But I have to add: from a non-cynical, religious standpoint, the insistence that a kind gesture to meet the needs of others is never in vain and never unappreciated by God is touching, although it is implausible and difficult to realize.


There was once a poor, little girl. Her father and mother had died, she had no house left to live in, no bed to sleep in, and nothing in the world other than the clothes she wore on her body and a piece of bread in her hand, which a pitying person had given her. But she was pious and good. She went away then, and along the way she met a poor man who begged so much for something to eat that she gave him the piece of bread. Then she went further, and a child came, and it said, "I am so cold where my head is, please give me something that I can bind around it." So she took off her cap and gave it to the child. And when she had gone a little further, a child came again and had no jacket, so she gave it hers; and still further, a child begged for a frock and she also gave it hers. Finally she reached a forest, and it had already become dark. Another child came and begged her for a shirt, and the pious girl thought: 'It is dark night, so you may as well give your shirt,' and so she gave it. All at once the stars fell from the sky and were many hard, shining coins. And although she had given away her shirt, she had one on after all but this time it was made of the finest linen. So she gathered all of her coins into it and was wealthy for the rest of her life.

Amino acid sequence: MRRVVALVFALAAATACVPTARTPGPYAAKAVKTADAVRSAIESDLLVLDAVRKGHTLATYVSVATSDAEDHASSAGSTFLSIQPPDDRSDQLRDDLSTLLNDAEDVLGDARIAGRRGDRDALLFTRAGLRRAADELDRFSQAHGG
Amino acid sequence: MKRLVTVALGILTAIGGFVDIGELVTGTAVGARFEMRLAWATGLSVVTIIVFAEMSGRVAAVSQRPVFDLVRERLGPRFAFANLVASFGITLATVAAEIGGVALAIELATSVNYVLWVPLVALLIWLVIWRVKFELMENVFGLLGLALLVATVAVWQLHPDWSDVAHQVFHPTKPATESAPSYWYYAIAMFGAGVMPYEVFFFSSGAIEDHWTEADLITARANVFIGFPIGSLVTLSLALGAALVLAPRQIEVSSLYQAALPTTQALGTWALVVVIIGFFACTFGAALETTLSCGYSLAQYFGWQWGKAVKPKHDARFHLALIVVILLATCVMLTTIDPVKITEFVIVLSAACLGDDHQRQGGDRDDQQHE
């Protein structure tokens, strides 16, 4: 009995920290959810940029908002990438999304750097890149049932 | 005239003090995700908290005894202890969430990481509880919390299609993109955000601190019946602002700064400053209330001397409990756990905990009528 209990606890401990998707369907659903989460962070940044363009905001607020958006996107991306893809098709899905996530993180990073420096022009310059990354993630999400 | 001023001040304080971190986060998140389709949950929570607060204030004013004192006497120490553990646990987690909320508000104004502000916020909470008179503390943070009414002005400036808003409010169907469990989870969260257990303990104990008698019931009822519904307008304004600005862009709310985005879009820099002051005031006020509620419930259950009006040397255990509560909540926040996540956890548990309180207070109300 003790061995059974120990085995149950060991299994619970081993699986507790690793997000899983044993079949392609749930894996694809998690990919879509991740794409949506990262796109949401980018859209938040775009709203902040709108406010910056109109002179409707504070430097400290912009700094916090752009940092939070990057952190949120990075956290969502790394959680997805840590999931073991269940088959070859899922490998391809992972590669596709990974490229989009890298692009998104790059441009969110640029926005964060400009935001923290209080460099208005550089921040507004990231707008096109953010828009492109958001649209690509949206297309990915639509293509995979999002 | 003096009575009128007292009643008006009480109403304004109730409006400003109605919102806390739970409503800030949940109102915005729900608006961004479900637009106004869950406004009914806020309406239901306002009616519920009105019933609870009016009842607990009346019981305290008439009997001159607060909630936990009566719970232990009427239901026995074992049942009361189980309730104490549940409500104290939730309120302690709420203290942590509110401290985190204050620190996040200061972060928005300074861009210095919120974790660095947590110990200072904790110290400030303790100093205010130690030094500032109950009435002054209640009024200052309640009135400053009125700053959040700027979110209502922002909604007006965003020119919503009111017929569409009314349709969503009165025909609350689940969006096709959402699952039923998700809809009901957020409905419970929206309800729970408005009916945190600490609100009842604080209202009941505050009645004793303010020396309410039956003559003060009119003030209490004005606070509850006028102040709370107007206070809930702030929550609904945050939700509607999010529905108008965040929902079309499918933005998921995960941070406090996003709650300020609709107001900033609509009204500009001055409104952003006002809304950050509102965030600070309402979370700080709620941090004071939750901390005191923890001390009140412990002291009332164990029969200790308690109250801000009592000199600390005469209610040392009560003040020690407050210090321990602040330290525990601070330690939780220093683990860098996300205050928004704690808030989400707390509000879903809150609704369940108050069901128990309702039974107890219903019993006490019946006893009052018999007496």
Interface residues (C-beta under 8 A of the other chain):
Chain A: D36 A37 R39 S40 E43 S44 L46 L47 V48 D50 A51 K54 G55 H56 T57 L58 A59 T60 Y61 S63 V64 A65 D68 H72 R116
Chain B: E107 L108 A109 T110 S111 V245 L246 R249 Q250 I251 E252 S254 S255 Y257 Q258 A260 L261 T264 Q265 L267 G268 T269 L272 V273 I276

(Free translation, based in part on Margaret Hunt's version.)

"Das arme Mädchen (1812)" [Wikisource - in German]
"Grimm's Household Tales, Volume 2/The Star Money" [Wikisource]
"Die Sterntaler" [Wikipedia - in German]
"Star Money" [Wikipedia]

June 2019 In Books: What We'll Be Reading Next

In June, I haven't found many book appearances that greatly interest me, although it is absurd to say so. So I have been keeping my nose between pages of past works.


From Balzer + Bray (Harper Collins imprint)

American Street appeared in 2017. It is a young adult book about a teenage girl whose mother wants the two of them to emigrate to the United States. The mother is held back at the airport and transported to New Jersey to be detained by US border authorities, for a long while without being able to talk with her daughter. Fabiola Toussaint, the heroine, flies on to Detroit, where her aunt Jo and her three girl cousins accept her into their home.

Even her traumatic memories of the earthquake, gangs, and foreign interference, don't prevent Fabiola from recognizing that Haiti was perhaps a better, more homelike environment than America. She holds on fondly to her memories, the cooking, the language, and the voodoo beliefs and practices that her mother taught her. But she becomes familiar with America without antagonism. Fabiola speaks English instead of Creole at the behest of her aunt and tries to make a place for herself in the school that her cousins also attend.